Florian Hecker
Hecker, Höller, Tracks
This record actually made it into my own top 10 of the year. It's an extraordinary piece of sonic atom-splitting, created by Florian Hecker for a Carsten Höller visual exhibition. Each piece is based around flickering pulses, like bursts from a fluorescent tube, which imperceptibly alter and flit around the stereo spectrum. As Nick Cain's feature on Hecker elucidated, such experiments are designed to work at the edge of human perception. However, an experiment this subtle needs your full attention. In the office the repeated 20 minute spells of minutely shifting pulses just can't be focused on.

Stéphane Rives
Much Remains To Be Heard
Al Maslakh CD
A technically extraordinary disc on the excellent Lebanese based Al Maslakh label. Like Seymour Wright, Stéphane Rives's solo saxophone experiments can make John Butcher sound like Lester Young. The high pitched, sustained, one hour track on Much Remains To Be Heard is right at the upper threshold of hearing. With all the hum and bustle of an office, amid the buzz of printers and computers, locating such precise tones is impossible.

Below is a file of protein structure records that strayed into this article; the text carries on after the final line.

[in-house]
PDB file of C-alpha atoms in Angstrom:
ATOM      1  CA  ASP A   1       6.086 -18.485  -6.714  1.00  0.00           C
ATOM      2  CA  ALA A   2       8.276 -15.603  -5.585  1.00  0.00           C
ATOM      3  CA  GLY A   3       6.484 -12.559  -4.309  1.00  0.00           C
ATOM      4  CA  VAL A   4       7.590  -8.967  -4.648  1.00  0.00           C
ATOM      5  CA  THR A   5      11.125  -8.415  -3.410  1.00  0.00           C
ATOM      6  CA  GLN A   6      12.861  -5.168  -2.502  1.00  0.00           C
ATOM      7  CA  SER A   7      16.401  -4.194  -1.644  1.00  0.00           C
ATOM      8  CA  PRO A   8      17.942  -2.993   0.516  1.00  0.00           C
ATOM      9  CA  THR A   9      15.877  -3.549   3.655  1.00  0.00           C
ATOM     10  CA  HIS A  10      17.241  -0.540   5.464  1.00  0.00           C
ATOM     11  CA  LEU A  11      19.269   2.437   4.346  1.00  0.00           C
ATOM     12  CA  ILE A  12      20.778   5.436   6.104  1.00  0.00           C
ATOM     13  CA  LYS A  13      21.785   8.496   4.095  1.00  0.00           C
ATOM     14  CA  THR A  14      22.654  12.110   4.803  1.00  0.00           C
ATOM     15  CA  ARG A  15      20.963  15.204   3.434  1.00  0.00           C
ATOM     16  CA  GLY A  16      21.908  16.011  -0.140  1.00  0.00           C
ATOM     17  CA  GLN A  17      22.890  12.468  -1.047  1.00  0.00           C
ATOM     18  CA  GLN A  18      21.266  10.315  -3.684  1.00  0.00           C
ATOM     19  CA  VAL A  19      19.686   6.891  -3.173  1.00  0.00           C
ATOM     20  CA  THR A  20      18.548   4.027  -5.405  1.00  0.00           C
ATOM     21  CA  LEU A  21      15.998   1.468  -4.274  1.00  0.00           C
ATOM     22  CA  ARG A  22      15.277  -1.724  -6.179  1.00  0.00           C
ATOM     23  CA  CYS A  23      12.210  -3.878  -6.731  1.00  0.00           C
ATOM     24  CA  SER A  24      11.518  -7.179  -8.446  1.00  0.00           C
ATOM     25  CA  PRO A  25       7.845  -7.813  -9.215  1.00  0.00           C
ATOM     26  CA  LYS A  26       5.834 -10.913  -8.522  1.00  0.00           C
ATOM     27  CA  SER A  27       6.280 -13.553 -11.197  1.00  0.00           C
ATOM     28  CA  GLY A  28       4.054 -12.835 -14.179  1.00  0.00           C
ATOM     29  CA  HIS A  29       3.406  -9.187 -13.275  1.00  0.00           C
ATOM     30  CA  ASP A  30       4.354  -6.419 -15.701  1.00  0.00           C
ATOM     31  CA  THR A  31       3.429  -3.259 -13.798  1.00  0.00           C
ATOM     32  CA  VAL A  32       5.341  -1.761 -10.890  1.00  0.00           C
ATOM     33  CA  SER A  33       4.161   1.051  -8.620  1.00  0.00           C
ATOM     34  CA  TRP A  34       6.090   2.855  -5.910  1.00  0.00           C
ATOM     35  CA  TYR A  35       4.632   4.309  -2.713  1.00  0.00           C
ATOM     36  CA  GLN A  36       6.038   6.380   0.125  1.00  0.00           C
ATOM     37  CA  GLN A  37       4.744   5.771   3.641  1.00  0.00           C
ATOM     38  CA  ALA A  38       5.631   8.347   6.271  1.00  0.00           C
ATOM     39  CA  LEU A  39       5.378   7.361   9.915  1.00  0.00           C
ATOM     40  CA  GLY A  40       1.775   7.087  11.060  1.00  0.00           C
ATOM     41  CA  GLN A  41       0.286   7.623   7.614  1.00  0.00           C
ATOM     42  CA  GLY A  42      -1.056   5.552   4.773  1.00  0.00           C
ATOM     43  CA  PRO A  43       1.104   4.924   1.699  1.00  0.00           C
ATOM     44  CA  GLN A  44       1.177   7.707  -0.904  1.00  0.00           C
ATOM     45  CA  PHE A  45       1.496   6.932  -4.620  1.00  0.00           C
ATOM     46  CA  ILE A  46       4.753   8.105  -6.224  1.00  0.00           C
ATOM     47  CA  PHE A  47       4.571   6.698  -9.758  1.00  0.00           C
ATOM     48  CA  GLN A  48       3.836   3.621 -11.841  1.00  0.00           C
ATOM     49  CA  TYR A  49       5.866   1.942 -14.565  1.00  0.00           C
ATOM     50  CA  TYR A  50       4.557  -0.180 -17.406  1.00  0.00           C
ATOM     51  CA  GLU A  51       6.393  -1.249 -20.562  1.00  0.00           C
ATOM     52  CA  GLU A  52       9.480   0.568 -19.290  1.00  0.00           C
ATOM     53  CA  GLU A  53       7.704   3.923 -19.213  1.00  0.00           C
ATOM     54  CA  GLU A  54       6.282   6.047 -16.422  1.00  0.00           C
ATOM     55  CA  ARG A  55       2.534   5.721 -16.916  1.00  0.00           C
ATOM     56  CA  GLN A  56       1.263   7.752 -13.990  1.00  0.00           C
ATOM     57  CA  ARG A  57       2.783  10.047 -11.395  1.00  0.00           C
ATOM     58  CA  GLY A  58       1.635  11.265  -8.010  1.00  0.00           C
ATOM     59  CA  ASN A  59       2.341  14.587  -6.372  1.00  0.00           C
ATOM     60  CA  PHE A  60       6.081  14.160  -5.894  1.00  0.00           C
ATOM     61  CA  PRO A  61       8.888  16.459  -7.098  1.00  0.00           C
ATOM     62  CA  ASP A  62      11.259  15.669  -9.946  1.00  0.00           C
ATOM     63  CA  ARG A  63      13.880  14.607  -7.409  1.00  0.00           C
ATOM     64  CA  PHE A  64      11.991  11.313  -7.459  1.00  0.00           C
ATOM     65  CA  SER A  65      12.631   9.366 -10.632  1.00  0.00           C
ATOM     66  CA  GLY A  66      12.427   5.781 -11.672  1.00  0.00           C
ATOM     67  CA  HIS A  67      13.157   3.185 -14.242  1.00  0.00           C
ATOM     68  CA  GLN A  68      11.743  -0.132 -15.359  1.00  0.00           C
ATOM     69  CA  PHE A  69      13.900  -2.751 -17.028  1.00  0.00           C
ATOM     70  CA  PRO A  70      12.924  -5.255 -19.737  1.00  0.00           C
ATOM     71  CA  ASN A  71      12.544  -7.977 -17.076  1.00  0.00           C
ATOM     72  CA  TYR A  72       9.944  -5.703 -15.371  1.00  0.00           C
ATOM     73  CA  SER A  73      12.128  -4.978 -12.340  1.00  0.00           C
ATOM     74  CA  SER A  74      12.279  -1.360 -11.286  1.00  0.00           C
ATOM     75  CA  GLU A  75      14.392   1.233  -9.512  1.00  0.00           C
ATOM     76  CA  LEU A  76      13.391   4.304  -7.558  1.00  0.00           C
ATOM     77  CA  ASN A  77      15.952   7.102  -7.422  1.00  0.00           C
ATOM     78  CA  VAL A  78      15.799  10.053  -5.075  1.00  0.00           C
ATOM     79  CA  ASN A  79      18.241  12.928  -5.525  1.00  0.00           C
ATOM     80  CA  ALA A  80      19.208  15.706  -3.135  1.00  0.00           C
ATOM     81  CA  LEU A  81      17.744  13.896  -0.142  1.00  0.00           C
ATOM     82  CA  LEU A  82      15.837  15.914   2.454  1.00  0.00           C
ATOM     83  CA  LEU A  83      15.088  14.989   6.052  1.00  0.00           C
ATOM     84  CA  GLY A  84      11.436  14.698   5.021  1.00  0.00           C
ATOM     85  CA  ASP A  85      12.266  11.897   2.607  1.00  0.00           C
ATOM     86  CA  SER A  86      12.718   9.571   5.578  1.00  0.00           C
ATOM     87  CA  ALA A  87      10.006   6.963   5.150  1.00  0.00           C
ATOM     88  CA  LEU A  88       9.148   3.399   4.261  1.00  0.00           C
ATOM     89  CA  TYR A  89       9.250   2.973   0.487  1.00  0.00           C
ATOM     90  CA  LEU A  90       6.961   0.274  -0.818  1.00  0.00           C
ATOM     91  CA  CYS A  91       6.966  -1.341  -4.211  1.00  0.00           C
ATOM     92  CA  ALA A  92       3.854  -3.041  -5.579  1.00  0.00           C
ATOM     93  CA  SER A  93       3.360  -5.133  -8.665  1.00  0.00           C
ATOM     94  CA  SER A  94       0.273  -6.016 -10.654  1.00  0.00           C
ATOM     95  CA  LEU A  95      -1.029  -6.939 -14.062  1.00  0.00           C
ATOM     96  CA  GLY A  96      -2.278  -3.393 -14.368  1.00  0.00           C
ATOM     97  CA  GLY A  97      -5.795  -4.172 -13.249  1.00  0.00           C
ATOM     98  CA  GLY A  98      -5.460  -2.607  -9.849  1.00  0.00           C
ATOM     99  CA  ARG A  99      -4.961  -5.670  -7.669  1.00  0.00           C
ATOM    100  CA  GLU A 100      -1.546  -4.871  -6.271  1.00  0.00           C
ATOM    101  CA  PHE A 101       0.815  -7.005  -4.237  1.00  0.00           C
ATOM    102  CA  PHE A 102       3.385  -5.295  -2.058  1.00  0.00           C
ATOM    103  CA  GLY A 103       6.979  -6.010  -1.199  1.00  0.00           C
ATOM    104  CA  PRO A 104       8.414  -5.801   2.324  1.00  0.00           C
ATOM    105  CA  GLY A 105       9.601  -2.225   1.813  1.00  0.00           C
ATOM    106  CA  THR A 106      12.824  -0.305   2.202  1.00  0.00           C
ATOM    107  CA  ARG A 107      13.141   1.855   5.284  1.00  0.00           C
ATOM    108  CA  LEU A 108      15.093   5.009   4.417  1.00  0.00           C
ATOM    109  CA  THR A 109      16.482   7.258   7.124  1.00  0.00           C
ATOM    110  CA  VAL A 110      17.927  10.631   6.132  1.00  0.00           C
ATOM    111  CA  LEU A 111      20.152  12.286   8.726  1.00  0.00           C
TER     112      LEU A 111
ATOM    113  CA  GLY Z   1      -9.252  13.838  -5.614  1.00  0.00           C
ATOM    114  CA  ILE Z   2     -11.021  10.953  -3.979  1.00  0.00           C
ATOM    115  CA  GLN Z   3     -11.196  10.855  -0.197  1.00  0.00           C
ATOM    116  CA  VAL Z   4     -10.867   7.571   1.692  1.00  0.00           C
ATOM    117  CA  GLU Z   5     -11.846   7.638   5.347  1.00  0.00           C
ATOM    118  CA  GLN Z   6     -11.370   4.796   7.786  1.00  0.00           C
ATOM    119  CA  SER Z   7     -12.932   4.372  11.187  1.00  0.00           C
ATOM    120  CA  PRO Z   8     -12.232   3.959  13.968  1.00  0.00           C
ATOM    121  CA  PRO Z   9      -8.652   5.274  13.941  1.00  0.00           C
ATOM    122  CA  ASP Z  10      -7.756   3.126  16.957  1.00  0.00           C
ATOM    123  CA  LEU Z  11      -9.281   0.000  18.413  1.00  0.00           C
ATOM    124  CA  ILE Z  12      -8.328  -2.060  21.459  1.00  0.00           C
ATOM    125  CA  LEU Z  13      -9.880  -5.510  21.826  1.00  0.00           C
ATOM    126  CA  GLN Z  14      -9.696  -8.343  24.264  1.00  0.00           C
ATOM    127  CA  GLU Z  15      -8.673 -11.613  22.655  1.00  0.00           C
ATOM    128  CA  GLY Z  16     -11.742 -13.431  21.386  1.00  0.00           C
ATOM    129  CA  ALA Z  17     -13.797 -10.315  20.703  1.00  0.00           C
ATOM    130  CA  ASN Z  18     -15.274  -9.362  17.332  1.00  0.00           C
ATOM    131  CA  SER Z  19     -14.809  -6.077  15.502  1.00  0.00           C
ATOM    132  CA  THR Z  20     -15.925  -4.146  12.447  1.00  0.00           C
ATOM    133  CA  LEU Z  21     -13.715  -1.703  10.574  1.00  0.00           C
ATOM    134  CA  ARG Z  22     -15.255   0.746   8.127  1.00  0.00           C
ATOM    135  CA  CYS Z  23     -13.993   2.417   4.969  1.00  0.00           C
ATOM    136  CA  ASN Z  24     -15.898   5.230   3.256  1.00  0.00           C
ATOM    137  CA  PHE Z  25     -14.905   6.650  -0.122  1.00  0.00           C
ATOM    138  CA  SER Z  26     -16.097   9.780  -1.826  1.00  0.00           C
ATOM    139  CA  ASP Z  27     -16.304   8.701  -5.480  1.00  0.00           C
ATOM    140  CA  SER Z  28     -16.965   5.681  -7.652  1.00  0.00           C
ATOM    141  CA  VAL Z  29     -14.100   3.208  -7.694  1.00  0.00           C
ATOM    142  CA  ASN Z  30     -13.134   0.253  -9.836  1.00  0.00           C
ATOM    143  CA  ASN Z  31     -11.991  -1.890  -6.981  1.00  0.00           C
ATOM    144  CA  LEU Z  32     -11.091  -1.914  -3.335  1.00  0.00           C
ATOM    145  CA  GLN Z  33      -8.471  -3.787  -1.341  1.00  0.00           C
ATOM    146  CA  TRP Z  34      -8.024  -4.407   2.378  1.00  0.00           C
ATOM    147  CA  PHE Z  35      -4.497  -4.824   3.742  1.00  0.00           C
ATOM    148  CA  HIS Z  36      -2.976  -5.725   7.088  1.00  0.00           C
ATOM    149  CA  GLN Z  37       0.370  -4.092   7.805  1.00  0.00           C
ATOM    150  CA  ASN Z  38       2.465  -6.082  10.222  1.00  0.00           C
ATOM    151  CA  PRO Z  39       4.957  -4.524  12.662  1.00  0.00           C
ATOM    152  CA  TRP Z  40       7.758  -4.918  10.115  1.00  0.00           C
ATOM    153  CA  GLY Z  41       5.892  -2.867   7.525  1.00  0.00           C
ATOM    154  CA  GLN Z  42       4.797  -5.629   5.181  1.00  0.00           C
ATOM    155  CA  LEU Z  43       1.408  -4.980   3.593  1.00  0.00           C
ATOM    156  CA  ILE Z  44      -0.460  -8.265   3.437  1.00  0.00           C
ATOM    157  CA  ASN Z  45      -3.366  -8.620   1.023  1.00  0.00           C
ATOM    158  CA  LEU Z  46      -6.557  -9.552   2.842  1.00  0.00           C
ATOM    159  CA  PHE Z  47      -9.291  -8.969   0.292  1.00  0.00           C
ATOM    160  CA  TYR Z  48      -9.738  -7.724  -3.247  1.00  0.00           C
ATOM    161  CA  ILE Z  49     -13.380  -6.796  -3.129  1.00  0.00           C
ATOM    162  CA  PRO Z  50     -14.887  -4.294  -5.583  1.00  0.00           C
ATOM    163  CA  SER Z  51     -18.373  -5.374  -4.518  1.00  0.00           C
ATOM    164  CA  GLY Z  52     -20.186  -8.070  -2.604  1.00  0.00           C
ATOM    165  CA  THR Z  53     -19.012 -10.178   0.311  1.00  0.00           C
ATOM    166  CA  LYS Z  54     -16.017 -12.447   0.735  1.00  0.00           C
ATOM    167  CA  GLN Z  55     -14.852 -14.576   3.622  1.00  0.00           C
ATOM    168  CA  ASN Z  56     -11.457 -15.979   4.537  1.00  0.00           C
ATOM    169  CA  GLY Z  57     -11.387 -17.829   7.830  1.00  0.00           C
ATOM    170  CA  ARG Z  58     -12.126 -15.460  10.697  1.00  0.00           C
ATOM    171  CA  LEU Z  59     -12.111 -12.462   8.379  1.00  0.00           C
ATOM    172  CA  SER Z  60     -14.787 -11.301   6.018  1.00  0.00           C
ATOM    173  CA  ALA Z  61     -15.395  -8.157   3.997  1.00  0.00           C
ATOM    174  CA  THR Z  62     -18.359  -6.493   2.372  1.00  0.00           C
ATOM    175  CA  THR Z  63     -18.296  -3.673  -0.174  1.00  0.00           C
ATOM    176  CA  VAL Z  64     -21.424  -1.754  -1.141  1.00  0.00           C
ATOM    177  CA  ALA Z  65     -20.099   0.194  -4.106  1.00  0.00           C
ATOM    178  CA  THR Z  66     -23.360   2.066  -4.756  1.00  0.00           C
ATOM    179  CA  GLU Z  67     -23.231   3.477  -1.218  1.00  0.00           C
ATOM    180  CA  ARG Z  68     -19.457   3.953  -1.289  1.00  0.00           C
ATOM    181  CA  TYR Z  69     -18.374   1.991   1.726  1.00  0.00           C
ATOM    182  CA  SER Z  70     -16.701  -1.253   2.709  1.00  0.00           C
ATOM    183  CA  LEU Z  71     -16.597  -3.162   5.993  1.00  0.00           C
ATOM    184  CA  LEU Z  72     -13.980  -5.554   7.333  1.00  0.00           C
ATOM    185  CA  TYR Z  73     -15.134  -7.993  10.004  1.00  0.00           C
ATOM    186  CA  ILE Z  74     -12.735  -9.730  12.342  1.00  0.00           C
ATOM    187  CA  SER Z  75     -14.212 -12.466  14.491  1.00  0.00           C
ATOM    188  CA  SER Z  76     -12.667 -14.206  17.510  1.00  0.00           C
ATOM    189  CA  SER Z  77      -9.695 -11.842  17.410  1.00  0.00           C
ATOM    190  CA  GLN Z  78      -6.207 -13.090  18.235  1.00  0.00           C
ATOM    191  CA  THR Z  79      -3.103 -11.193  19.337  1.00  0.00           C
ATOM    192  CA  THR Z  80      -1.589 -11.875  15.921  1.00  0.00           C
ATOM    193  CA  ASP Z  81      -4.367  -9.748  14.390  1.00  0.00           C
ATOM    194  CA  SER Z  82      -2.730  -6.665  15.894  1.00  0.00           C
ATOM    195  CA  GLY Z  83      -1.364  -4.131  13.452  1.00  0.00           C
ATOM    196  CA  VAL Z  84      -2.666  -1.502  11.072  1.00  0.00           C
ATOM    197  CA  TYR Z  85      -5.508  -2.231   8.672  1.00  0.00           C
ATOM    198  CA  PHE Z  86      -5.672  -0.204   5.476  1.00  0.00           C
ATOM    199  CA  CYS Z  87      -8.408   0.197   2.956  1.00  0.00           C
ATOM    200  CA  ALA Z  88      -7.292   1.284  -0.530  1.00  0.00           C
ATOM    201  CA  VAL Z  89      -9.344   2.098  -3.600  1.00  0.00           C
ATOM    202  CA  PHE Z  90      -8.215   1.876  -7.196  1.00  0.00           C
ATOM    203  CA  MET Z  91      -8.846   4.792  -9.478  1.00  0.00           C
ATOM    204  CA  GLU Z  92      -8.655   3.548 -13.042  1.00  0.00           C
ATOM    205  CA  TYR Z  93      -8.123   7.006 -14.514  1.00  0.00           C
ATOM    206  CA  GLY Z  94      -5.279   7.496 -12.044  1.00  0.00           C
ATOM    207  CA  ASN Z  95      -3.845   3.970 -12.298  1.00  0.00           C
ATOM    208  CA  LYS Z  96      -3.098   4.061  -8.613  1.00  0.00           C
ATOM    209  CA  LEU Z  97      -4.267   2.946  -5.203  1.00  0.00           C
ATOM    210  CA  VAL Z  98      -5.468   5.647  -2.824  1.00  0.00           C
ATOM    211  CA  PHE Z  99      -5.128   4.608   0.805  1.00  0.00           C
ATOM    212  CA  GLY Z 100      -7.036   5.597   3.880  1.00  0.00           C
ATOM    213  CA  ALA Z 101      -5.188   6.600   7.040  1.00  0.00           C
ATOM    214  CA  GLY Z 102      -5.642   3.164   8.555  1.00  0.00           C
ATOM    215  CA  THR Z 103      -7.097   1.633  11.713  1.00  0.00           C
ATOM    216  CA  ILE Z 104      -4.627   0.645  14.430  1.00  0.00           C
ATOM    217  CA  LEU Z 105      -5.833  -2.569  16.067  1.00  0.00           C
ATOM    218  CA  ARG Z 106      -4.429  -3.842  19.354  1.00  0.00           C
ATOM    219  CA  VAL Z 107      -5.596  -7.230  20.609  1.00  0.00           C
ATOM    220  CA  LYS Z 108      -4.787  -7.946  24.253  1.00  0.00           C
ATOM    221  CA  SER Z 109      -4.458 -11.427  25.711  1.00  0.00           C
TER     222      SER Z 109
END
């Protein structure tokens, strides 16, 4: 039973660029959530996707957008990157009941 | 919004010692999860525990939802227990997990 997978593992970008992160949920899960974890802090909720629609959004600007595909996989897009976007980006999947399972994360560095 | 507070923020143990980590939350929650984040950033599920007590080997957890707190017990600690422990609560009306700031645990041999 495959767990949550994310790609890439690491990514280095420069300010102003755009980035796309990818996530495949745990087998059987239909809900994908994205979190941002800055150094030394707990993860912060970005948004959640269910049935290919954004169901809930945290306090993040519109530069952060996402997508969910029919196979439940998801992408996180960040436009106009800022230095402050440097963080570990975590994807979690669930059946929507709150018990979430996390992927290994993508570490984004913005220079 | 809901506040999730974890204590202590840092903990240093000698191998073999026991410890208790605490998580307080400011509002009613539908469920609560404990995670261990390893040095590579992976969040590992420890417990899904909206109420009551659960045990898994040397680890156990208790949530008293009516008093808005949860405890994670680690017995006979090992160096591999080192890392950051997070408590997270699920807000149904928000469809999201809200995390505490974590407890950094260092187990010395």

Tetuzi Akiyama
The Ancient Balance To Control Death
Western Vinyl
Only 20 minutes long or so, Akiyama's primitivist blues guitar on The Ancient Balance To Control Death is rough but not especially abrasive. But it’s his singing on this short album, which like Jandek strays in and out of tune with deliberate freedom, which is often too emotionally raw to attune to in the middle of a working day. It's raw, soulful, completely unrefined, the blues rendered as a weeping sore. You either submit to it totally, or you don't listen at all.

Hartmut Geerken
Qbico LP
In the true spirit of Strange Strings, Sun Ra collector/obesssive Hartmut Geerken's Amanita is a double LP of him attempting to play a bandura/'sun harp' which apparently used to belong to Ra himself. He doesn't explore it melodically so much as endlessly explore a single note in blissed-out reverie. It suggests a kind of ritual, and for the full effect would probably be best tuned into late at night, in the dark, maybe.

Paul Flaherty
Aria Nativa
Family Vineyard LP